If the forum does not have the answer you need, we will need more info from you.

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John Mitchell...

    Welcome to hadit.  If you have a specific question on SMC, (that hasnt been answered before)  then please start a new post, as Tbird says, maybe something like "How do I get SMC S when Im 100 plus 60 and VA didnt award it?"  Or, " Can I get SMC if my foot works, but I have a bad limp?"

     The more RELEVANT details you provide, the better our answer.  For example, say "The Regional office denied my claim on Mar. 4, 2020"   Instead of "I got denied".  The answer we give really depends on "who" denied you, and when.  

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  • Our picks

    • The 5, 10, 20 year rules...



      Five Year Rule) If you have had the same rating for five or more years, the VA cannot reduce your rating unless your condition has improved on a sustained basis. All the medical evidence, not just the reexamination report, must support the conclusion that your improvement is more than temporary.



      Ten Year Rule) The 10 year rule is after 10 years, the service connection is protected from being dropped.



      Twenty Year Rule) If your disability has been continuously rated at or above a certain rating level for 20 or more years, the VA cannot reduce your rating unless it finds the rating was based on fraud. This is a very high standard and it's unlikely the rating would get reduced.



      If you are 100% for 20 years (Either 100% schedular or 100% TDIU - Total Disability based on Individual Unemployability or IU), you are automatically Permanent & Total (P&T). And, that after 20 years the total disability (100% or IU) is protected from reduction for the remainder of the person's life. "M-21-1-IX.ii.2.1.j. When a P&T Disability Exists"



      At 55, P&T (Permanent & Total) or a few other reasons the VBA will not initiate a review. Here is the graphic below for that. However if the Veteran files a new compensation claim or files for an increase, then it is YOU that initiated to possible review.



      NOTE: Until a percentage is in place for 10 years, the service connection can be removed. After that, the service connection is protected.



      ------



      Example for 2020 using the same disability rating



      1998 - Initially Service Connected @ 10%



      RESULT: Service Connection Protected in 2008



      RESULT: 10% Protected from reduction in 2018 (20 years)



      2020 - Service Connection Increased @ 30%



      RESULT: 30% is Protected from reduction in 2040 (20 years)
        • Thanks
      • 4 replies
    • Wonderful news way to hang in. I hope this gives you some well deserved peace. 
    • If HadIt.com has helped you or you believe in it’s mission then please donate even $1 helps. I hope HadIt.com has provided $1’s worth of help to you. Imagine waking up and there is no HadIt.com it could happen and that is why I’m asking for your help now.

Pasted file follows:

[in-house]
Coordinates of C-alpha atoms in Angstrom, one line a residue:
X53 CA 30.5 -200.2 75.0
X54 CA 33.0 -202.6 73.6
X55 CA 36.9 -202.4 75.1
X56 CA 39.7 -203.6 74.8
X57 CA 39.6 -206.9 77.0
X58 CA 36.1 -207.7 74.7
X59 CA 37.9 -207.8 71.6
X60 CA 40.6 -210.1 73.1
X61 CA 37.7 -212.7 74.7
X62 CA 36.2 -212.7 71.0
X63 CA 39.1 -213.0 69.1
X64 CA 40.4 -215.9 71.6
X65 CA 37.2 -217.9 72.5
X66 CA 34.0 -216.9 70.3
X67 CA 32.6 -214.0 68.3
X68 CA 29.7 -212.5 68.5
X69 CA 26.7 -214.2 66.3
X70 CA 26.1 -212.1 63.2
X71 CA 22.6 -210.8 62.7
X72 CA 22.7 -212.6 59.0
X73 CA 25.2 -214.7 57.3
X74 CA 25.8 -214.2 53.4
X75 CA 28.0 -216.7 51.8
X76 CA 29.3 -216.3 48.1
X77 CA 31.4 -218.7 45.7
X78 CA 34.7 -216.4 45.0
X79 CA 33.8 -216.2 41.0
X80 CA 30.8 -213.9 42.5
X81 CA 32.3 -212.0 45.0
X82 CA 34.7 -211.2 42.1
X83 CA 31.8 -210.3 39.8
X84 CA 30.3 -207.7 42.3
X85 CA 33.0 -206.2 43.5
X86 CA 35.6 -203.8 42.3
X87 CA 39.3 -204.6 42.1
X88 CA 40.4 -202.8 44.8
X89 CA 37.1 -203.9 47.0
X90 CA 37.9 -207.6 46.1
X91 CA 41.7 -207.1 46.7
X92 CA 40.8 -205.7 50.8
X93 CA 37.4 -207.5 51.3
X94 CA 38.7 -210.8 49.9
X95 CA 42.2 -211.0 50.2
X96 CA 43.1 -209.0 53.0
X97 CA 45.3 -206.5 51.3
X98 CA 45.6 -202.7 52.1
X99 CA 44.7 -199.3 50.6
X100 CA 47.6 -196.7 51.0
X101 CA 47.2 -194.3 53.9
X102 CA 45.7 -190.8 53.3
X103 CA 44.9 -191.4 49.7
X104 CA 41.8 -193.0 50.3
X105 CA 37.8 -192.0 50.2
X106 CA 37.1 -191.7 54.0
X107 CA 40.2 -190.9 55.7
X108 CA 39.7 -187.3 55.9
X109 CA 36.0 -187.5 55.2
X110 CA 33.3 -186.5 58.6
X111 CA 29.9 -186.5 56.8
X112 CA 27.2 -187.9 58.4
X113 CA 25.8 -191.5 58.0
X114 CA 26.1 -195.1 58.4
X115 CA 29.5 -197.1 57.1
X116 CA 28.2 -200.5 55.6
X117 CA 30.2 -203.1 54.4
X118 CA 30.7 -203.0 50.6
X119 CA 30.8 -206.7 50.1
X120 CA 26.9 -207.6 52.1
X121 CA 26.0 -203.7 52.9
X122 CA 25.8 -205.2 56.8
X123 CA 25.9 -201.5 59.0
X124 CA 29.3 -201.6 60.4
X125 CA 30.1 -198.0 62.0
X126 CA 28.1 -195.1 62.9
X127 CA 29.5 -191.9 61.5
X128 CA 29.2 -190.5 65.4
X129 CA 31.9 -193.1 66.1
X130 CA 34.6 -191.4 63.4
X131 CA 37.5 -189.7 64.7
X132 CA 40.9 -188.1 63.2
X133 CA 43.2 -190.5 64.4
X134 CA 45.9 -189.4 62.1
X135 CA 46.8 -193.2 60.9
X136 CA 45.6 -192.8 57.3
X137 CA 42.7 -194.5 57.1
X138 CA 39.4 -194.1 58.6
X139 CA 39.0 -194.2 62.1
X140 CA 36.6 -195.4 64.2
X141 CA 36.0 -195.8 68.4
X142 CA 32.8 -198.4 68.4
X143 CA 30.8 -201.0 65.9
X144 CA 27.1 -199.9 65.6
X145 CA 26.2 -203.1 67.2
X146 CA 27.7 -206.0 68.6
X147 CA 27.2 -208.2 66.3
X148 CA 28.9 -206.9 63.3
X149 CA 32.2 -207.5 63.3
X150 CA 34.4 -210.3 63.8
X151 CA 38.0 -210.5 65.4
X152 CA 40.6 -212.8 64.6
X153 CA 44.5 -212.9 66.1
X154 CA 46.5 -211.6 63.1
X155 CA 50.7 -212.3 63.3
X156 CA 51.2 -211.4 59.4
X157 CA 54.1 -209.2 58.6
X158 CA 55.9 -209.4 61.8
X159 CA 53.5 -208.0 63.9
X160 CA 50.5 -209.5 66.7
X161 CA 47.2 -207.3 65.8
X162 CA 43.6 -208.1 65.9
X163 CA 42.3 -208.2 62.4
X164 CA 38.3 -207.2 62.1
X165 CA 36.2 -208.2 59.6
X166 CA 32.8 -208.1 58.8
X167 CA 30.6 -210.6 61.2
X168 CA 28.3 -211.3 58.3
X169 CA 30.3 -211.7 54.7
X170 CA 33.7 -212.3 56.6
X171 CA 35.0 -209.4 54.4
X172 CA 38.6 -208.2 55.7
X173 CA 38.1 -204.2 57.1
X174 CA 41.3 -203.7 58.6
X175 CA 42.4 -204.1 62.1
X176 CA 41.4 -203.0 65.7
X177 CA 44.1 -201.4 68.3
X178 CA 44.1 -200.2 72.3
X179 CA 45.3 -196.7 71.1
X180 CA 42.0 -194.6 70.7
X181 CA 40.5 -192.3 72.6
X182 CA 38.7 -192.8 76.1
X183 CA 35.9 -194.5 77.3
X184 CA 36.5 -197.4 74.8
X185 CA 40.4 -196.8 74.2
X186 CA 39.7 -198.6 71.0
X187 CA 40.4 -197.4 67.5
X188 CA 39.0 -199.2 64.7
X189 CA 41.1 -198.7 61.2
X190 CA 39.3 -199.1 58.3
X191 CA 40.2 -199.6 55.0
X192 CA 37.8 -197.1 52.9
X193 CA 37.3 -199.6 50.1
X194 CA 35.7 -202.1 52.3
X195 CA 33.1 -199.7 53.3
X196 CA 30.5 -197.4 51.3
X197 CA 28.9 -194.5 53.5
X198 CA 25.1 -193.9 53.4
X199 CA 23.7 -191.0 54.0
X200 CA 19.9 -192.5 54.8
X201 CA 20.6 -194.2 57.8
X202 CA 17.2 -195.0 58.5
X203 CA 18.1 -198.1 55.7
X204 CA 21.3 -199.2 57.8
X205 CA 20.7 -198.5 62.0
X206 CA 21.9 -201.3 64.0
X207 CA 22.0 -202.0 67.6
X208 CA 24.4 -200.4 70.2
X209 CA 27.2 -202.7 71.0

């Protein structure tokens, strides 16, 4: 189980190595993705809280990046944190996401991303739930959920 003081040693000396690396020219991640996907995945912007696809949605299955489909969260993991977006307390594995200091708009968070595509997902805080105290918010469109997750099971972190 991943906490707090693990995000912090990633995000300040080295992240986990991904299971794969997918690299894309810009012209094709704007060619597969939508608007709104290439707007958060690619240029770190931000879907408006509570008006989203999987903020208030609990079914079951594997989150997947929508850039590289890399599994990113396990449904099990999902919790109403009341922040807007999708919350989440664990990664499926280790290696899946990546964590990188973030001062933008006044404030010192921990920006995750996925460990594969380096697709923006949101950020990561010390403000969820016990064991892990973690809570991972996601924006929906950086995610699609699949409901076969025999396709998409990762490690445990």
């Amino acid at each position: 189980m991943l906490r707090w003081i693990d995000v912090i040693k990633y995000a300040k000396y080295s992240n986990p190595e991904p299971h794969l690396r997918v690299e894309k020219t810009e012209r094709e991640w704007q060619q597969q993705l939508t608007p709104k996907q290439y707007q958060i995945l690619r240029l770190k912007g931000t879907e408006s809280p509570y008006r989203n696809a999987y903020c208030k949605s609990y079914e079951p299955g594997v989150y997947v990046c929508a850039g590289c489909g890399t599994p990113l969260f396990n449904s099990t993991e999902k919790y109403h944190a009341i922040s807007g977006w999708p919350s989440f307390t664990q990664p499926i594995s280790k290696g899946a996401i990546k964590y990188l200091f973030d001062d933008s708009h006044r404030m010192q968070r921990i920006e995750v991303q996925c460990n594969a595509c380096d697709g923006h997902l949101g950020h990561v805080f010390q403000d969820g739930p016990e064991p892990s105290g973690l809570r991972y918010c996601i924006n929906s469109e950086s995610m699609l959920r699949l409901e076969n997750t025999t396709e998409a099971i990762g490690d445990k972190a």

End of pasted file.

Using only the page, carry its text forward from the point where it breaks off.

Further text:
Our traffic is going up and so are our expenses, however revenues have gone down and so I am reaching out to you to see if you can help me keep Hadit.com up and running.
      • 4 replies
    • https://community.hadit.com/searching-for-va-claims-information-on-hadit.com/

       

      Your question has probably been asked before so the fastest way to find the information you need is to search for it.
      • 3 replies
    • How to get your questions answered...


      All VA Claims questions should be posted on our forums. Read the forums without registering, to post you must register it’s free. Register for a free account.

      Tips on posting on the forums.

      Post a clear title like ‘Need help preparing PTSD claim’ or “VA med center won’t schedule my surgery” instead of ‘I have a question’.


      Knowledgable people who don’t have time to read all posts may skip yours if your need isn’t clear in the title. I don’t read all posts every login and will gravitate towards those I have more info on.


      Use paragraphs instead of one huge, rambling introduction or story. Again – You want to make it easy for others to help. If your question is buried in a monster paragraph there are fewer who will investigate to dig it out.


      Leading to:

      Post clear questions and then give background info on them.

      Examples:

      A. I was previously denied for apnea – Should I refile a claim?


      I was diagnosed with apnea in service and received a CPAP machine but claim was denied in 2008. Should I refile?



      B. I may have PTSD- how can I be sure?

      I was involved in traumatic incident on base in 1974 and have had nightmares ever since, but I did not go to mental health while enlisted. How can I get help?



      This gives members a starting point to ask clarifying questions like “Can you post the Reasons for Denial from your claim?” etc.

      Note:

      Your firsts posts on the board may be delayed before they show up, as they are reviewed, this process does not take long and the review requirement will be removed usually by the 6th post, though we reserve the right to keep anyone on moderator preview.

      This process allows us to remove spam and other junk posts before they hit the board. We want to keep the focus on VA Claims and this helps us do that.
      • 2 replies